One of the strongest memories I have, I think it was on 57th Street, someone had hung a banner out on a flagpole that said ‘Cocaine,’ and it had the Coca-Cola color and the Coca-Cola ‘C.’ It was, to my memory, and that would have to be researched, but to my memory, it was the first time that someone was slapped with a legal process about violation of copyright for a trademark. We were already working on the book by then. We had been in Florida working on it, and came up to New York, and then that happened, the trademark case. We had already been using trademarks as an element.
It was a time of huge change, where the corporations were beginning to… the corporations were getting so much stronger, that they could own a typeface of a C.
But then Coca-Cola was made with cocaine back in the day, so it’s (laughs) really a very strong back and forth of realities, and… “…and herrrreeee we are. And we’re all using cocaine. And everything’s okay!” (laughs) It’s strong stuff…
In the book there are mom and pop trademarks, images, used for recognition of a product. Something really started, I don’t know when, postwar is what I would say. It became something stronger, they even had ads on the television in the fifties, I believe, about developing trademarks. Business bureaus and others, were defending and promoting, very strongly promoting, developing trademarks. This strengthening of the corporation as an entity eventually led to pressured lawmakers to give a business form the same rights under the law as an individual, a person. So this all is wrapped up with the birth of the corporate, the military-industrial complex, as Eisenhower said. He didn’t call them corporations at that point, but the military-industrial, he said beware of the military-industrial complex. And since World War II, we have not gone through any time, we have not gone through any time at all where we have not, when the United States of America has not been involved in a military action. Whether it’s covert or actual war zones. That time without war, it doesn’t exist.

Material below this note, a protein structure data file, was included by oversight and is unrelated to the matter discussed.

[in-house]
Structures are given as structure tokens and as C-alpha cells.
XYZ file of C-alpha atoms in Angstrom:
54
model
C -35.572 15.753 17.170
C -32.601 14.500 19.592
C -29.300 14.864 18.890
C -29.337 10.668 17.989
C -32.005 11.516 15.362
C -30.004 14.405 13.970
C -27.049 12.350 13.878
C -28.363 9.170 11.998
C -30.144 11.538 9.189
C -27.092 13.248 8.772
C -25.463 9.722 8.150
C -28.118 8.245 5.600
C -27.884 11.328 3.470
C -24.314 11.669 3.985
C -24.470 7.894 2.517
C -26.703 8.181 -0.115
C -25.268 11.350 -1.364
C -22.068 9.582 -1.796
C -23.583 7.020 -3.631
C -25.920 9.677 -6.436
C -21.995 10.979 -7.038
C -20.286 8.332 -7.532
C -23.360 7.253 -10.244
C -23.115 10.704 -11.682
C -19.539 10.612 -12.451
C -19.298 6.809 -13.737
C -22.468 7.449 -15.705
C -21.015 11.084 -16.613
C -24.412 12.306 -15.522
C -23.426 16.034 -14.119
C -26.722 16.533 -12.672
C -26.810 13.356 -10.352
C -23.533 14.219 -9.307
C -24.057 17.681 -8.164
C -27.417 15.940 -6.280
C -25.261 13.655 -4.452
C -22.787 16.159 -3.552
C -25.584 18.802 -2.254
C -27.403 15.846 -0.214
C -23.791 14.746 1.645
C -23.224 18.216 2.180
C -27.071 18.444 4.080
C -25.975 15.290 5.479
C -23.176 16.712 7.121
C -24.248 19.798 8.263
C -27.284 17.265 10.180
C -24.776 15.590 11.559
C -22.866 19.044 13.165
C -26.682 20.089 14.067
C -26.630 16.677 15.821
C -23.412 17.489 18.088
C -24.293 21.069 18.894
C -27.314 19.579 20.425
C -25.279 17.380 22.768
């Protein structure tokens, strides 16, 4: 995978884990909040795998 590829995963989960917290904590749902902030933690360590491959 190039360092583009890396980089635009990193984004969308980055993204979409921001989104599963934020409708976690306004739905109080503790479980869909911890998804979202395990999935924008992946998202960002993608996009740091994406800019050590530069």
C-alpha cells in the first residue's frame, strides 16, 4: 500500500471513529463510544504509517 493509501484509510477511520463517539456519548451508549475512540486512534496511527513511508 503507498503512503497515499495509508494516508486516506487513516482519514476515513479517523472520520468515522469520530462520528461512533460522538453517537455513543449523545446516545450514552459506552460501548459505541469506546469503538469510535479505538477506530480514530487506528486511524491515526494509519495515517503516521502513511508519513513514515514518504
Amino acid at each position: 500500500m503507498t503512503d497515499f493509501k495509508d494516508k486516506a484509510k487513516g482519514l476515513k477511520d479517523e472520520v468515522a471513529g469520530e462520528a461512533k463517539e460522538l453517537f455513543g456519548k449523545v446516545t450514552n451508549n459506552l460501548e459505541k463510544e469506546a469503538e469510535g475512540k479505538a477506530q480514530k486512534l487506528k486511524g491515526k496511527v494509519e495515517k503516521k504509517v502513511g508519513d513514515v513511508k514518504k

I had a project that I did with students in the art appreciation courses, back when I was teaching. They would develop a visual image, and they were to start off by going to the New York Times on the day that they were born to see what the major news was and they could use that as a jumping off point. So of course I went and looked at mine, ‘50, and we were already at war, the front page was of the war in Korea. Which they were not calling a war. So we, unbeknownst to us, (laughs) they were building up these two forces, military and industrial, that have, in my personal opinion, done the most to destroy, to change, alter and, in my opinion, hurt the United States of America. Now obviously with the education of the last so many months, the US was a flawed, a very flawed system to begin with, because of racism. Obviously. Something I did not understand as well as I do, I think I do, today.